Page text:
Wednesday, August 13, 2014

[Book Review] The Chitlin' Circuit and the Road to Rock n' Roll by Preston Lauterbach


Raka reviews THE CHITLIN' CIRCUIT AND THE ROAD TO ROCK N' ROLL by Preston Lauterbach (Norton, 2011)
Preston Lauterbach’s book The Chitlin’ Circuit and the Road to Rock ‘n’ Roll  is a meticulously researched exploration of African-American night clubs and performance halls that began to form in the South during the 1930s.  After reading this book, I had to amend my chauvinistic focus on the city of Memphis as the center of black music in the South and account for the other places, big and small, that African-American entertainers frequented in the thirties, forties and fifties.  Lauterbach’s thesis appears to be a simple one – the southern circuit of clubs and juke joints had a unique place in the creation of rock and roll.  But after reading the first chapters, one learns that this history is far from simple.  The book carefully details the changing musical tastes and development of a wide variety of performers who were creating their own revolutionary music that existed outside of mainstream American pop music.
Although the The Chitlin’ Circuit has a point to prove, this is not a dry, academic treatise of musical anthropology.  Lauterbach has not only done his homework, he is also a gifted storyteller who introduces his audience to fascinating characters throughout the book.  One of the author’s stars is enterprising black capitalist, Denver Ferguson, who used legal and not-so-legal means to build up a formidable entertainment empire and was an important part of the African-American community in Indianapolis.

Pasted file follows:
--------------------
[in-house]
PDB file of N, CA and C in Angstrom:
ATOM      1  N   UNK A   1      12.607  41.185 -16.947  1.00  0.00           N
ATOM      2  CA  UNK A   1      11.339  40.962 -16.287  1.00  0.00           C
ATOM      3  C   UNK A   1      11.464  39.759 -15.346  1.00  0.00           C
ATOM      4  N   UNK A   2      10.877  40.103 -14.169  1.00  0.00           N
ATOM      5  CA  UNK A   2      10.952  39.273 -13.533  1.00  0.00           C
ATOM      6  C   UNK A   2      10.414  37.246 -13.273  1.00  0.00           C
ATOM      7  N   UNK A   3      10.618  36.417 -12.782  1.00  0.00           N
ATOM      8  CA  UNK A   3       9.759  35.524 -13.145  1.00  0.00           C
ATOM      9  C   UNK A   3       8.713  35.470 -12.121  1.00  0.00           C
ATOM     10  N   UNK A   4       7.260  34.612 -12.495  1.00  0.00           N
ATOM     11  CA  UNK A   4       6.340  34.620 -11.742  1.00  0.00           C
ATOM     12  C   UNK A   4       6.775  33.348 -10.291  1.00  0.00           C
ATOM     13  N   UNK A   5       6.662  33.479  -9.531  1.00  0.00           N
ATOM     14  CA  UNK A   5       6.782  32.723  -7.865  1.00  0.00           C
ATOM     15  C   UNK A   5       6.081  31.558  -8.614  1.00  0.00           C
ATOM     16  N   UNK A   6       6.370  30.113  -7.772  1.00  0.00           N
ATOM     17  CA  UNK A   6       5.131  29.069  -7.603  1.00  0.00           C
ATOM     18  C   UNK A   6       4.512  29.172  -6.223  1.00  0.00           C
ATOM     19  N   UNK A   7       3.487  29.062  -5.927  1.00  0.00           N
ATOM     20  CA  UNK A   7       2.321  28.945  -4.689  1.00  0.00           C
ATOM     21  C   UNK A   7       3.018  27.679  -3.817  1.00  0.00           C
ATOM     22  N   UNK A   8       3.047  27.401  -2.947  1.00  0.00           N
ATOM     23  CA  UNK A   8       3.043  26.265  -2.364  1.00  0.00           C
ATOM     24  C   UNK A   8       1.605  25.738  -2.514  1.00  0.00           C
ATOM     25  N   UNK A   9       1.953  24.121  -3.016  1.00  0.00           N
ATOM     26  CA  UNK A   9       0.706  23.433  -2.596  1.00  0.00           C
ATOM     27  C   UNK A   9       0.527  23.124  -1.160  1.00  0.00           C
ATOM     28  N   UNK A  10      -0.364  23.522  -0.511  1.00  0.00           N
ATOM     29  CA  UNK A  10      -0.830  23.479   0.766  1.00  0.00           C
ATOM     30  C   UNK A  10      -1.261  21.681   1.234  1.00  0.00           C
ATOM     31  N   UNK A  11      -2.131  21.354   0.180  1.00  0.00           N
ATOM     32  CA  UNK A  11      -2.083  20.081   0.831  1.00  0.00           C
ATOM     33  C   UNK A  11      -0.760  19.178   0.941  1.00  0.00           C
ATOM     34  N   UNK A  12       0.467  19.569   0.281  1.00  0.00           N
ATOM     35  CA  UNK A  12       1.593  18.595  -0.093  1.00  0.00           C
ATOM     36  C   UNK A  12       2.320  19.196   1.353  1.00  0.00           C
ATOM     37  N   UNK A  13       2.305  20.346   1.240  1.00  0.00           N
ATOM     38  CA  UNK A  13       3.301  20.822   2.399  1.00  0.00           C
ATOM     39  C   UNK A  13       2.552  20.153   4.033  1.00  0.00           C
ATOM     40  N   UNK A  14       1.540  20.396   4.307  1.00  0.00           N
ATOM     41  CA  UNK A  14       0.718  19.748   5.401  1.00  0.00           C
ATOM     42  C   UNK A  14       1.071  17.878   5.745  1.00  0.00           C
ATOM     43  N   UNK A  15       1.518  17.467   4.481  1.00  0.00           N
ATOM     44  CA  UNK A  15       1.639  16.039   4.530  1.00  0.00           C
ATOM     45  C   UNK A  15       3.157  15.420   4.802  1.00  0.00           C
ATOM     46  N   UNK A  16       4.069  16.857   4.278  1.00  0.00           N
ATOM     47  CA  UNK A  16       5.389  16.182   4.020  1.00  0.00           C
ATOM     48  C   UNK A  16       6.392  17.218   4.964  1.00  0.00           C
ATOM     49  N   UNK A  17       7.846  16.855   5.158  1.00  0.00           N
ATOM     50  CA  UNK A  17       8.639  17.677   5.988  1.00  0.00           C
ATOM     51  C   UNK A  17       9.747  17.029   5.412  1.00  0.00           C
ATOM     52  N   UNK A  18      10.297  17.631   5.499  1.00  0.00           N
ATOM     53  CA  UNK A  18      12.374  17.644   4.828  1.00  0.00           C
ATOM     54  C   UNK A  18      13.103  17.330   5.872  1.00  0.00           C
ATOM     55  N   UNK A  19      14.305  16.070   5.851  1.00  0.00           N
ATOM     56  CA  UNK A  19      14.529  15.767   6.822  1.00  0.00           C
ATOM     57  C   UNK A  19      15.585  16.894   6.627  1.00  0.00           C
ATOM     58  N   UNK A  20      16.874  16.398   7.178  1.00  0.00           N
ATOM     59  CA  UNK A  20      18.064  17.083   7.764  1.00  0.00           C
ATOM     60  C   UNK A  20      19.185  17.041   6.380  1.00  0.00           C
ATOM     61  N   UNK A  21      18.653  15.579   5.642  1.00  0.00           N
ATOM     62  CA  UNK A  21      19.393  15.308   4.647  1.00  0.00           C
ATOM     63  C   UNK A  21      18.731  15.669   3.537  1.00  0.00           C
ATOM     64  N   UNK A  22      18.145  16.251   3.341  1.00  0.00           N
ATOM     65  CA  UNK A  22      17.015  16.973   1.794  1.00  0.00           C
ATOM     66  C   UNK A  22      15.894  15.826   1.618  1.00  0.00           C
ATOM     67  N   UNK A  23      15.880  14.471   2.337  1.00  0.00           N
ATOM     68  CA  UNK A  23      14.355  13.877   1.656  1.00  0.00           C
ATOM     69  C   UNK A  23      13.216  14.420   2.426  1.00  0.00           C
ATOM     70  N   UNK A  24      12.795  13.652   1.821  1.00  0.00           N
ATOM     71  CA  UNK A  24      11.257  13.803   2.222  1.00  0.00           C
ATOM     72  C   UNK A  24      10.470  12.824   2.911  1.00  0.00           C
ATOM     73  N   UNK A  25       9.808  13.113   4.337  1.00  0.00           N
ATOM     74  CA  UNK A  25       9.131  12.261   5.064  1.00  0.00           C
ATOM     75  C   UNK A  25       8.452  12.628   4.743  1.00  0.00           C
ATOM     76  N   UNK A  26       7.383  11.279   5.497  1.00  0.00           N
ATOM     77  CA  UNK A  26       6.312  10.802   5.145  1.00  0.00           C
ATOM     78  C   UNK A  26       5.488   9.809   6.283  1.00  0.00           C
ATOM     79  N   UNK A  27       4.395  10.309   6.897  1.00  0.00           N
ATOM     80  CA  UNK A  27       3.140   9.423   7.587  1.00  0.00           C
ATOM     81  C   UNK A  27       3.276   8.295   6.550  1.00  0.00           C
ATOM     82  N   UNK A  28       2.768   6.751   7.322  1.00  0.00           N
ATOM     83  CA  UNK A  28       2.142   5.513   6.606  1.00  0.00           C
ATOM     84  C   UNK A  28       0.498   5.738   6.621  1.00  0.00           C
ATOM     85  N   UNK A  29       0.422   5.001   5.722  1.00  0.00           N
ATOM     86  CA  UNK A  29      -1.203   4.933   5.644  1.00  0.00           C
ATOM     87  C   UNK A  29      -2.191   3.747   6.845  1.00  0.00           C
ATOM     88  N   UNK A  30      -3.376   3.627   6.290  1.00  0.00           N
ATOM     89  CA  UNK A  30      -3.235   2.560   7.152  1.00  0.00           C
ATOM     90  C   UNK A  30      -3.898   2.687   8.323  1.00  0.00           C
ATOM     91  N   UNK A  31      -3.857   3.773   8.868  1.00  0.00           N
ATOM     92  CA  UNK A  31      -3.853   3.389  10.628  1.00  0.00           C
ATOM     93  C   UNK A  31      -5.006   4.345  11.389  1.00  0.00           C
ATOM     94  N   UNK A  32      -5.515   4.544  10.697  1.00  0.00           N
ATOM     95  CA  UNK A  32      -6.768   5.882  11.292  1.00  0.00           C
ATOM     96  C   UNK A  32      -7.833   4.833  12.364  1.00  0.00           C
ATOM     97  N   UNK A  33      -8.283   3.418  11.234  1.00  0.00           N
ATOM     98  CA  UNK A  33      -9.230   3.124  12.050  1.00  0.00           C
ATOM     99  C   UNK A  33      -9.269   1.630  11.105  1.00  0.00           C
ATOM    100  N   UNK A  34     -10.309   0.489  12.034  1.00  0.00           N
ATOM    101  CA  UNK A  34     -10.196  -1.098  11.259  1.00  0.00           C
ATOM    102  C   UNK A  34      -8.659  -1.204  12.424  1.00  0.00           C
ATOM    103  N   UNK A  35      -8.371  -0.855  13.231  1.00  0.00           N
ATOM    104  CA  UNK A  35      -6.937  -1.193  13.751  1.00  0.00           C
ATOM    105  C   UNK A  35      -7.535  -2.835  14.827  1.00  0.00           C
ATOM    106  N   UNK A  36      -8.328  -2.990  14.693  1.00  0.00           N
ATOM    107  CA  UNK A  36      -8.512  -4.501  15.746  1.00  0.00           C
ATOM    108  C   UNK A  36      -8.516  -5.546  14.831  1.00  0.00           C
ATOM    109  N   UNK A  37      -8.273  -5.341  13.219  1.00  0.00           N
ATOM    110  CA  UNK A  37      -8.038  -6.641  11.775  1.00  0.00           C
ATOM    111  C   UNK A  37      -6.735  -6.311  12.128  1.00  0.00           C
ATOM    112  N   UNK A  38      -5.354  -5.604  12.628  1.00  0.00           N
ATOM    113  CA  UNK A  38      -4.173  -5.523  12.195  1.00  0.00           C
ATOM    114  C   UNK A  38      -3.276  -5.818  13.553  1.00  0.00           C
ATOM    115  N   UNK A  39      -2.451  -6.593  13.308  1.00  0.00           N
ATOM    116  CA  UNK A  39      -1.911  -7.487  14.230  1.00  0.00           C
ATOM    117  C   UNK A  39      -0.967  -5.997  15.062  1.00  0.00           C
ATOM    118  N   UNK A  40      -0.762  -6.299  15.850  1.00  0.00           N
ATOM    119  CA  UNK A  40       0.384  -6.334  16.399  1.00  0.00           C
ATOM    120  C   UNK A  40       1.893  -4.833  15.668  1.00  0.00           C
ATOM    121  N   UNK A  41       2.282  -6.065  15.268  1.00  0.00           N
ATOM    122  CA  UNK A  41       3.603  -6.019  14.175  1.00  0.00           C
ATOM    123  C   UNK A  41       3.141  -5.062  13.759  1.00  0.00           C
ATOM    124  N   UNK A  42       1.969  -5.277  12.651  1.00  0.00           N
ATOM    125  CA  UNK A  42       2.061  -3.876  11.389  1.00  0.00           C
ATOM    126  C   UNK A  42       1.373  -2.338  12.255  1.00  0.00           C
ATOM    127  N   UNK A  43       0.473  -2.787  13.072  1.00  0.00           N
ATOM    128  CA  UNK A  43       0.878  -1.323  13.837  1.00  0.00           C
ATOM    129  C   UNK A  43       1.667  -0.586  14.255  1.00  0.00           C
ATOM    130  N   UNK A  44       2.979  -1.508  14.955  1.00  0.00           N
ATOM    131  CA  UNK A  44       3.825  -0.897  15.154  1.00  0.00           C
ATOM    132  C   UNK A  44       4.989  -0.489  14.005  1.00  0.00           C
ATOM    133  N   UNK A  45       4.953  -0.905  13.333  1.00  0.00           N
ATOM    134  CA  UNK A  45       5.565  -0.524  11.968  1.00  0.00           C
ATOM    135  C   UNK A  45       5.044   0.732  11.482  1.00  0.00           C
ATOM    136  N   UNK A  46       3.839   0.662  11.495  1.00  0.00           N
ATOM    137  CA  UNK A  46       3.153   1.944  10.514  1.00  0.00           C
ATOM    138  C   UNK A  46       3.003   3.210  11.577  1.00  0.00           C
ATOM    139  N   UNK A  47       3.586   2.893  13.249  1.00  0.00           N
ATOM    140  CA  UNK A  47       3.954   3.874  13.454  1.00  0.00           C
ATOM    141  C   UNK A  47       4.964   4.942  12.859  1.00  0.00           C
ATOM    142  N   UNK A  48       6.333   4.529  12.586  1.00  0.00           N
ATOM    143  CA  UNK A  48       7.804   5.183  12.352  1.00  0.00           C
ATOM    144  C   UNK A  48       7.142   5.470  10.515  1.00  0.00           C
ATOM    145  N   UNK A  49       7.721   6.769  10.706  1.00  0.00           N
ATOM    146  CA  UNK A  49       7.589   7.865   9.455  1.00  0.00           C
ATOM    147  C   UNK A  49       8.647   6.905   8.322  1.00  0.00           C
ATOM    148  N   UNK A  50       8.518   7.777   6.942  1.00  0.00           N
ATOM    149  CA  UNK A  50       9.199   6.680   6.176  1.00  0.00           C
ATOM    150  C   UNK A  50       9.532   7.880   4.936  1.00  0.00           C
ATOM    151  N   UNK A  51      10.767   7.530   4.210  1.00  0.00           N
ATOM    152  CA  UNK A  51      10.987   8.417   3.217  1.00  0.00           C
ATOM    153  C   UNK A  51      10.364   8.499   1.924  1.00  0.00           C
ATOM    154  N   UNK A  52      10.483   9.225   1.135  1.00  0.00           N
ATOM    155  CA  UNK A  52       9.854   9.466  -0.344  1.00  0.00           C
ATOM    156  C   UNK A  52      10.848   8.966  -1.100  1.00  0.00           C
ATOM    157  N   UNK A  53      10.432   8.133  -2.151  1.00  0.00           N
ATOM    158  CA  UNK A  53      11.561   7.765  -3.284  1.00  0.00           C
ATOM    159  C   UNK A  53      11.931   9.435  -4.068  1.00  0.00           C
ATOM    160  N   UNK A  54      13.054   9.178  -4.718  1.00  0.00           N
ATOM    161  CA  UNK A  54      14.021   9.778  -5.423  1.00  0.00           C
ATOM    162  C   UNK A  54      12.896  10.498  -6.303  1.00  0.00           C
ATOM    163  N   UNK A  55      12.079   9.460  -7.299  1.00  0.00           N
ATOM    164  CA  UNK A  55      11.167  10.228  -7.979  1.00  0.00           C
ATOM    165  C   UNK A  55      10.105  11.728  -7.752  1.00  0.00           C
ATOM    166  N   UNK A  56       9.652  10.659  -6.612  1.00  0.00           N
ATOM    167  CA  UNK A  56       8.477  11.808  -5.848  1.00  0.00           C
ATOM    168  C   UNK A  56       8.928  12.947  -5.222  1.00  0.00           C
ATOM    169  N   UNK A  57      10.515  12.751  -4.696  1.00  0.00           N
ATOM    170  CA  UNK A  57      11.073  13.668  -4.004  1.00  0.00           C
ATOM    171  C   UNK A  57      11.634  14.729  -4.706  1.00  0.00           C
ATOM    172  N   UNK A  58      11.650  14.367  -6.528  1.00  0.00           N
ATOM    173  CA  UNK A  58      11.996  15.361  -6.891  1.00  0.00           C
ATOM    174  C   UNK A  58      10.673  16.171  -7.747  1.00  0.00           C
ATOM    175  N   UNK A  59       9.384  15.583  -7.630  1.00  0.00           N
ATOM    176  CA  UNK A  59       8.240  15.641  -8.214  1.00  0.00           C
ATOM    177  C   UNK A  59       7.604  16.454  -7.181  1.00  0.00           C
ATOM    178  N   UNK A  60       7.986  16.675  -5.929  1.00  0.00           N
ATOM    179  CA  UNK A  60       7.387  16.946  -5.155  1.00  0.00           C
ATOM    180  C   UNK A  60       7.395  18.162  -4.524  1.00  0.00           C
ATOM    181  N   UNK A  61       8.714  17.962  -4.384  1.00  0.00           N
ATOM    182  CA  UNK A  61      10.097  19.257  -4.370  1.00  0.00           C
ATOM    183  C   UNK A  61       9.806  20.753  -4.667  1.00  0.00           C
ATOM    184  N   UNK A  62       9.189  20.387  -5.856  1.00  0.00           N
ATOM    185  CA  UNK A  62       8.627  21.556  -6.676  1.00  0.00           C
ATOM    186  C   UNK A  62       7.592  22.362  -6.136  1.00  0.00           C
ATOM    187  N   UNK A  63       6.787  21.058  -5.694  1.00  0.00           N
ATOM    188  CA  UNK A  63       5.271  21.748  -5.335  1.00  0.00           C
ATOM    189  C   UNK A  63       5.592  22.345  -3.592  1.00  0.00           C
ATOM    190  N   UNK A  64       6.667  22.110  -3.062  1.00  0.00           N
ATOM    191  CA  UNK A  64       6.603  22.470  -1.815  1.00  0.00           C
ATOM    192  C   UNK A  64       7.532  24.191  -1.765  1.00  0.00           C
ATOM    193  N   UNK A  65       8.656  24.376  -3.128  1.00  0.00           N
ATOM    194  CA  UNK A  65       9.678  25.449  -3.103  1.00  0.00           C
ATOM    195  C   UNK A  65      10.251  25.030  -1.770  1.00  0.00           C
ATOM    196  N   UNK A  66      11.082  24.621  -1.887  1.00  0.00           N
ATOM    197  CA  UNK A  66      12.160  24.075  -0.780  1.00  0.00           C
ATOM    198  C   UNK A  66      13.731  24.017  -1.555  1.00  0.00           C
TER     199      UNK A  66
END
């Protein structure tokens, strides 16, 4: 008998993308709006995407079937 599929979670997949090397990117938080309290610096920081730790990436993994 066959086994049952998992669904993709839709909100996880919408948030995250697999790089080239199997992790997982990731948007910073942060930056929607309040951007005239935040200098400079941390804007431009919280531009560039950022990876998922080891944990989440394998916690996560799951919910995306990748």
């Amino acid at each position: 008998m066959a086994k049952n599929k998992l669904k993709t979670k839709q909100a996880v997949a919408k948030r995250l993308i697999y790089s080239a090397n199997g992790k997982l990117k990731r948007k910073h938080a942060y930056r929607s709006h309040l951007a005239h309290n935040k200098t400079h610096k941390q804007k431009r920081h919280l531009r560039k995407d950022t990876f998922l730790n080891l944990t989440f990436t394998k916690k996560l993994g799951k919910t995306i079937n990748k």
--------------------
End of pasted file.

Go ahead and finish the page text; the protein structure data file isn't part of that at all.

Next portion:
My personal favorite subject of The Chitlin’ Circuit was bandleader Walter Barnes, whose journeys through the South made for fascinating reading in the black press of the time. Sadly, Barnes’s travels ended with his untimely death in the notorious Natchez club fire, a scene which Lauterbach describes in chilling detail. Lauterbach also discusses the careers of more well-known performers, like T-Bone Walker and Little Richard, but the book places them in the context of the chitlin’ circuit, which brings new perspectives to their stories.  The Chitlin’ Circuit, then, seems to have a little bit of something for anyone interested in the history of southern music; a new perspective, detailed research, great stories, colorful characters, and an intelligent, but not dense, style.
If you find the stories in Lauterbach’s book interesting, please stop by the Memphis Room in the Benjamin Hooks Library to learn more about our resources for studying the region’s musical history. This spring we were thrilled when Preston Lauterbach visited the history department of our library to conduct research on his next project!
Raka Nandi, Central Library

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